Band 68 may be made of Kovar™, which is a trade-name for a metal alloy containing 54% iron, 29% nickel and 17% cobalt. The coefficient of thermal expansion for Kovar is between that of the metal housing and dielectric window. The use of such a material is common to the industry.
In the embodiment of FIG. 5, each slot 60 can be given a larger area than each slot 34 of the embodiment shown in FIGS. 3 and 4, so that the FIG. 5 embodiment is capable of providing a larger total effective dielectric window area for passage of RF energy into region 10. In addition, the structure, or structural area, necessary to fasten the dielectric window to the housing walls of the plasma source is minimized in this embodiment.
FIG. 6A illustrates a further embodiment of a chamber housing 72 according to the invention. Housing 72 has the same general form as housing 2 of FIG. 1, but is provided on each side with a large area opening 74 surrounded by a recessed portion 76 that frames opening 74. Each opening 74 is completely covered by a rigid dielectric panel 78 made, for example, of alumina. Each panel 78 is a one-piece dielectric body composed of a flat base portion 80 and a plurality of vertically extending ribs 82 that project at right angles from base portion 80. Panel 78 is dimensioned to extend entirely across opening 74 and recessed portion 76.
Housing 72 is further provided with a plurality of elongated load supporting members 86 made of electrically conducting material, such as aluminum. Each member 86 has a T-shaped cross section, is seated between two adjacent ribs 82 and is securely connected at its upper and lower ends to top and bottom edges of housing 72. Members 86 function as the conductive members of the electrostatic shield and it is important these members have good RF electrical contact to housing 72 both at the top and bottom. Satisfactory contact, and a sound mechanical connection, can be provided by using machine screws (not shown) to secure the upper and lower ends of each member 86 to the top and bottom edges of housing 72. Because members 86 are made of metal and are therefore relatively inelastic, a layer of an elastic material is preferably disposed between each member 86 and its associated part of base portion 80. One such member 88 is shown in broken lines in FIG. 6A.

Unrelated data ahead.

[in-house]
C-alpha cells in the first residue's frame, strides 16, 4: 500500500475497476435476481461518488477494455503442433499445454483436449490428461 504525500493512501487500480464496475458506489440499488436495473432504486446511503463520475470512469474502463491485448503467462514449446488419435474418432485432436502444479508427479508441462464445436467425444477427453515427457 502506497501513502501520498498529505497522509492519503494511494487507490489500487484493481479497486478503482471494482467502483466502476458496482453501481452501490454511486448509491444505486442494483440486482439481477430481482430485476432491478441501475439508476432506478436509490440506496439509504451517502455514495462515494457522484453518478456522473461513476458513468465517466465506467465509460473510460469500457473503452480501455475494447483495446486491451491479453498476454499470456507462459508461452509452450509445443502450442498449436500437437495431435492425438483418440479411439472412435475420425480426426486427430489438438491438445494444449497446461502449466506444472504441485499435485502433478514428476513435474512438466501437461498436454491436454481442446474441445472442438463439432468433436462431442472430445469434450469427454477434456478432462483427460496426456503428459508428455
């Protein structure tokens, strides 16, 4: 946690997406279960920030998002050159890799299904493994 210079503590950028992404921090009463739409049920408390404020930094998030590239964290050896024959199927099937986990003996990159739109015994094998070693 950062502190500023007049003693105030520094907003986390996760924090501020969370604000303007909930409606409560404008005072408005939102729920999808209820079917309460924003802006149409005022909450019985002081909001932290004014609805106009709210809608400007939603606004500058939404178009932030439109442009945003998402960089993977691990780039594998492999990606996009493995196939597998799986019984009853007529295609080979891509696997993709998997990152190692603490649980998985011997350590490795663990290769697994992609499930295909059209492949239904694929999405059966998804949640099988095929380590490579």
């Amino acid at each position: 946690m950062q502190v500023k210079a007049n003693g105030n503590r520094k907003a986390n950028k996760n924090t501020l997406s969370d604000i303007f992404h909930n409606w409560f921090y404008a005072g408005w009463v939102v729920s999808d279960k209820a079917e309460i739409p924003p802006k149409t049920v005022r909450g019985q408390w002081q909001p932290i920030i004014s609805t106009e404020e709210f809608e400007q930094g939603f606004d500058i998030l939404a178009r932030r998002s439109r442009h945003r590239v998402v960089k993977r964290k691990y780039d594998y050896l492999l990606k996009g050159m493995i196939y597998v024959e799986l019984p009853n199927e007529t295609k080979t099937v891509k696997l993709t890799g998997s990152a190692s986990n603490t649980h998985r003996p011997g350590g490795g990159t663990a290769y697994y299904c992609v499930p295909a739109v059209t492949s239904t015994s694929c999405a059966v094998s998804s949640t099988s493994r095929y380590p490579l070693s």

As an alternative to the embodiment illustrated in FIG. 6A, the electrostatic shielding may be provided in the form of a metal coating on the external surface of each panel 78, as shown in FIG. 6B. This coating will be in the form of individual strips each located between two adjacent ribs 82. In this embodiment, ribs 82 are shortened so that their ends are spaced from the upper and lower edges of each panel 78. Upper and lower window braces 89 (only upper brace 89 is shown in FIG. 6B) extend along the upper and lower edges of each panel 78, are provided with notches that receive the ends of ribs 82 and with tabs which interlock with the ribs 82. These tabs are in direct contact with the applied metal coating. Window braces 89 secure the entire perimeter of each dielectric panel 78 to the associated opening in housing 72. Braces 89 are bolted to housing 72 as shown in FIG. 6B.
Each brace 89 has certain built in features that are shown in FIG. 6C. In particular, FIG. 6C shows O-ring seals 40 and 40″ and leak testing port 52′. In both embodiments presented in FIGS. 6A and 6B, each dielectric panel 78 must be capable of withstanding the bending moments imposed due to inwardly directed pressure forces present when a chamber vacuum exists. This the primary purpose of ribs 82.
In the case of the embodiment shown in FIG. 6A and the alternative thereto described above, each dielectric panel 78 is hermetically sealed to its associated recessed portion 76 by at least two O-rings held in grooves 41. Preferably, sealing is achieved by the provision of dual elastomeric seals, like rings 40 and 40′, separated by a space which is coupled by a series of passages, like passage 52, internal to the housing to the outside to allow technicians to sense liquid leaks or vacuum leaks.